The coverage

Not that many Land Law cases find their way into the press. Not as exciting as big criminal cases, or Wagatha Christie style defamation cases, I suppose, but still, they do occasionally push the right journalistic buttons – different buttons for different papers. With this one, we have a mixture of:

  • Wealth/prominence of the property owner (Millionaire ex-ambassador, or even ‘multimillionaire’)[ii] The Mail gives us the additional nugget that he was a descendant of William Ewart Gladstone (old families – marvellous …) and throws in the fact that Tony Blair and his wife Cherie Booth had bought ‘a former coach house’ on the estate (how very downmarket! And, at the same time, extravagant!)
  • Value of the property (all accounts). Suspect it was this that drew in that well-known legal journal, the Tatler.
  • The fact that the losing party was a lawyer (always a bit of schadenfreude when lawyers lose lawsuits, I think).[iii]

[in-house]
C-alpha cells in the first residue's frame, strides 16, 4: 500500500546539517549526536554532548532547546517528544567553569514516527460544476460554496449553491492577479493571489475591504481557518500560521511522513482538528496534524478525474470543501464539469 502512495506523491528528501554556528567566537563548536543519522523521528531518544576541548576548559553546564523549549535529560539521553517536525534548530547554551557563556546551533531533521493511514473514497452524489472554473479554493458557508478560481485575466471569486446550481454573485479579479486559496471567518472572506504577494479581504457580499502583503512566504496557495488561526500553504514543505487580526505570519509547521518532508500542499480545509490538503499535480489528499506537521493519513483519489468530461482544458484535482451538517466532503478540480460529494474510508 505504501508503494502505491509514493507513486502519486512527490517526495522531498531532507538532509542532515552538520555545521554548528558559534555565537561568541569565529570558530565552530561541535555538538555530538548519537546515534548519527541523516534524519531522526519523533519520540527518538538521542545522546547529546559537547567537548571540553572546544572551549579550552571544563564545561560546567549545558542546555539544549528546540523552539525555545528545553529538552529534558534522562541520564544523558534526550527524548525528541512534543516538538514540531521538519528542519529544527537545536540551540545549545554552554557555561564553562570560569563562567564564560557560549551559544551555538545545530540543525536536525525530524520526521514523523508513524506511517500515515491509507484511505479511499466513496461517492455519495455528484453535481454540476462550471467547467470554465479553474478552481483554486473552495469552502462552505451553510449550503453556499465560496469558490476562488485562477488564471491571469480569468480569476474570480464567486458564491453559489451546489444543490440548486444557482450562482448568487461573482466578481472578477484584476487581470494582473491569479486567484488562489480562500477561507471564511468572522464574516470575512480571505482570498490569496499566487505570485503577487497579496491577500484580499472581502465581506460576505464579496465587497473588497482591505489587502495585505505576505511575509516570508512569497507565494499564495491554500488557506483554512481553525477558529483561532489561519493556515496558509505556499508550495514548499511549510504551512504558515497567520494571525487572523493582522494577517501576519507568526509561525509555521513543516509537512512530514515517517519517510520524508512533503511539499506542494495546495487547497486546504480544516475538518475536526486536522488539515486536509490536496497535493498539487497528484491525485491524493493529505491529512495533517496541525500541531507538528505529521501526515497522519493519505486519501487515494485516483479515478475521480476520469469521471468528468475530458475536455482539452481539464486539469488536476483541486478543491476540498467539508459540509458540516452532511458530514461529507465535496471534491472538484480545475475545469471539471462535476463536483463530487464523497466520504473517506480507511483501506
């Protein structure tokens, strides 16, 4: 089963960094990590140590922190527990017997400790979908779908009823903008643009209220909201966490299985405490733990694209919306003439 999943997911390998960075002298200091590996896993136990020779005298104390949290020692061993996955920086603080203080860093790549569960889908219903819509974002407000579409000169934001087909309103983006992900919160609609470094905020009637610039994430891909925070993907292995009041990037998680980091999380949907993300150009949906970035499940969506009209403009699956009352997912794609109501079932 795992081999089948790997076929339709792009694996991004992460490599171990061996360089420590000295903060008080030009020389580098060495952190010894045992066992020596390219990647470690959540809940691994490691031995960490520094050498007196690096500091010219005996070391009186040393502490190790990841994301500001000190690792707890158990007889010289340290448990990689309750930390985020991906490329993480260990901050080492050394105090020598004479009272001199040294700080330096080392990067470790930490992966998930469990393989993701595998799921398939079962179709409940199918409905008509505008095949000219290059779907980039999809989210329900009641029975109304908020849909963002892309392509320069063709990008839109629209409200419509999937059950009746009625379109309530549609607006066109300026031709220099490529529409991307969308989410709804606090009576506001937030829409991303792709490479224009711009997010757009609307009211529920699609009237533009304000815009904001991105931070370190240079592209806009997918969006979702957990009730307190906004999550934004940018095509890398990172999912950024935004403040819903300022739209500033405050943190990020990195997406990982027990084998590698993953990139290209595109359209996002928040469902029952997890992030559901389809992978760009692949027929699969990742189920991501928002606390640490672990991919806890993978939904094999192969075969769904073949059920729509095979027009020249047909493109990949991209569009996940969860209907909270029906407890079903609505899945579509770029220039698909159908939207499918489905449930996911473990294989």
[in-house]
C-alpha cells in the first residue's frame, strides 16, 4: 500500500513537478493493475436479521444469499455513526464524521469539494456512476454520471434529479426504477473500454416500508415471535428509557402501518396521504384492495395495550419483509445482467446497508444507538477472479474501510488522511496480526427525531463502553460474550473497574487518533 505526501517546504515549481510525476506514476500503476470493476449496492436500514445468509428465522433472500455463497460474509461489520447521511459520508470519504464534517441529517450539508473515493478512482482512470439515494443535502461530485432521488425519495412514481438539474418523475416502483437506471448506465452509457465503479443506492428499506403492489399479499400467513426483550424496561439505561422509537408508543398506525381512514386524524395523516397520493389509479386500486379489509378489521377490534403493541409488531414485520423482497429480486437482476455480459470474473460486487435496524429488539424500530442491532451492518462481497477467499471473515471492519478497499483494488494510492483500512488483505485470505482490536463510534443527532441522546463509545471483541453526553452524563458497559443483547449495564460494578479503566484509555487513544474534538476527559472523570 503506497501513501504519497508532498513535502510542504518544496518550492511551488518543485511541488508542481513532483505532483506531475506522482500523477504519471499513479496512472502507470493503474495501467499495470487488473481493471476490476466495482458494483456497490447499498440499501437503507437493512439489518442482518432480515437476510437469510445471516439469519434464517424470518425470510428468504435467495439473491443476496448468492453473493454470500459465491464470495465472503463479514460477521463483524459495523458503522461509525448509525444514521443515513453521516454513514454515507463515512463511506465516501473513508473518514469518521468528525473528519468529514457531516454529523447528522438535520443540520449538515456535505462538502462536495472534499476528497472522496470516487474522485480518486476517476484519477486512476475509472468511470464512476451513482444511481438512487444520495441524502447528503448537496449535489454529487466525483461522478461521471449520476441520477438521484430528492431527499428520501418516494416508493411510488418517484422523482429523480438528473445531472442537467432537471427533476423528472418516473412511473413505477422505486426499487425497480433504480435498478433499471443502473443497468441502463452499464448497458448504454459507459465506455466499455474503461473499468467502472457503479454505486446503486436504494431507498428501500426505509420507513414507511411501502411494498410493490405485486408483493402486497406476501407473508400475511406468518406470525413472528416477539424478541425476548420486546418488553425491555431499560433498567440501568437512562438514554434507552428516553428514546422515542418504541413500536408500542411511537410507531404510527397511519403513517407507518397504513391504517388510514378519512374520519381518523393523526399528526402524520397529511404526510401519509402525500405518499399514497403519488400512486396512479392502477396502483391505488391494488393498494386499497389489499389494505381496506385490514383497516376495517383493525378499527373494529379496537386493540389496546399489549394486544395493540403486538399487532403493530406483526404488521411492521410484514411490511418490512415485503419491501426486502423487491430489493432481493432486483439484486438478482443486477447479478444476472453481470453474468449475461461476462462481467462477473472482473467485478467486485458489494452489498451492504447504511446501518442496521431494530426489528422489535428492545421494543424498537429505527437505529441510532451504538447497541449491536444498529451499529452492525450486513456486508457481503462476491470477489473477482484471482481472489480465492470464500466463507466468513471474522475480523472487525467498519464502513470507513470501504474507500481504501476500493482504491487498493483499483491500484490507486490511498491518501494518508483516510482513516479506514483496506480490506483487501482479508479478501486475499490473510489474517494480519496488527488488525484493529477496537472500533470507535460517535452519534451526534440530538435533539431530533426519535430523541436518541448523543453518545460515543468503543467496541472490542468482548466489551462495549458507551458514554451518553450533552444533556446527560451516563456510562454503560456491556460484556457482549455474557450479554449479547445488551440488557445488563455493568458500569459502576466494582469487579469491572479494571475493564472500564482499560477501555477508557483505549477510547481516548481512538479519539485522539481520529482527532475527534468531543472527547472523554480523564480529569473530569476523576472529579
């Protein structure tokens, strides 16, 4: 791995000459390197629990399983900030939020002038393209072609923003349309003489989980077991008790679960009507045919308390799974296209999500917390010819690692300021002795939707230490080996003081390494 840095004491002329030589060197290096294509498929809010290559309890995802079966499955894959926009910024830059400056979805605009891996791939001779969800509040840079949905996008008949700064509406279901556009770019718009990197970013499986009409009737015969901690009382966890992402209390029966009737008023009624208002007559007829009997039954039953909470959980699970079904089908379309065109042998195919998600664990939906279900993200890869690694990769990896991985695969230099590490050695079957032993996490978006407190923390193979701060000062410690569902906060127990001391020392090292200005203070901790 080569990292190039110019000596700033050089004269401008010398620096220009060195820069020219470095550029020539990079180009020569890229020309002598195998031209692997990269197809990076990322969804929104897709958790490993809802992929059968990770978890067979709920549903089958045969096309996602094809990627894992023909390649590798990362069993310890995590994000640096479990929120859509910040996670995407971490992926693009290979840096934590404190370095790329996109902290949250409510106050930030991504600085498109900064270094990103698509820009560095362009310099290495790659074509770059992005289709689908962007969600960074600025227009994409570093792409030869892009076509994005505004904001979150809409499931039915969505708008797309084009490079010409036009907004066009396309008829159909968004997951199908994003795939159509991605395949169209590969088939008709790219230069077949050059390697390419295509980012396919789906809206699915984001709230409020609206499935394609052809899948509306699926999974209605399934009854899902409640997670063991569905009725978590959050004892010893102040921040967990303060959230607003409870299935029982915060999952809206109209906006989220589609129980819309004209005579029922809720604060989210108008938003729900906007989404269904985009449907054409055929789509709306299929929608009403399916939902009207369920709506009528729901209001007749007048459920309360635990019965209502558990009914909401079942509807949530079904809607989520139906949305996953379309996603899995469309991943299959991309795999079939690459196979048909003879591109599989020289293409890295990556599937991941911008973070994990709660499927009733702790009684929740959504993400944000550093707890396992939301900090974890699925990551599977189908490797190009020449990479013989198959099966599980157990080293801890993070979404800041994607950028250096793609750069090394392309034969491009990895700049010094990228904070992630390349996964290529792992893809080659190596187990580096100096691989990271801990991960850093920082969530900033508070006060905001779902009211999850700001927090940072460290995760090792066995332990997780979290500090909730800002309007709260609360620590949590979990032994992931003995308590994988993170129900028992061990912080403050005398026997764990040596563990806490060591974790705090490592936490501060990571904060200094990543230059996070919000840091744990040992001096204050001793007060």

• The size of the legal bill faced by the losing lawyer (compounds, or adds an extra degree of piquancy to the schadenfreude felt by journalists, so it seems to me, anyway). £1 million is mentioned …[iv]

Only the Times, as far as I can see, went with a designation of ‘squatter’ for White. And, for a couple of points about Gladstone in his ambassadoring days, you’ll need to look at the Sri Lankan Times.

Anyway – law students, I am not sure I would bother plodding through this one: you have enough on with Guest v. Guest. It would be a rather good plot for a drama, though, should any TV or radio dramatists stumble upon this: class elements, stately home, tension, got to be Winslet as the lawyer-claimant, Nighy as the landowner; and a chance for a bit of a cameo from Michael Sheen as Tony Blair … come on, you know it makes sense.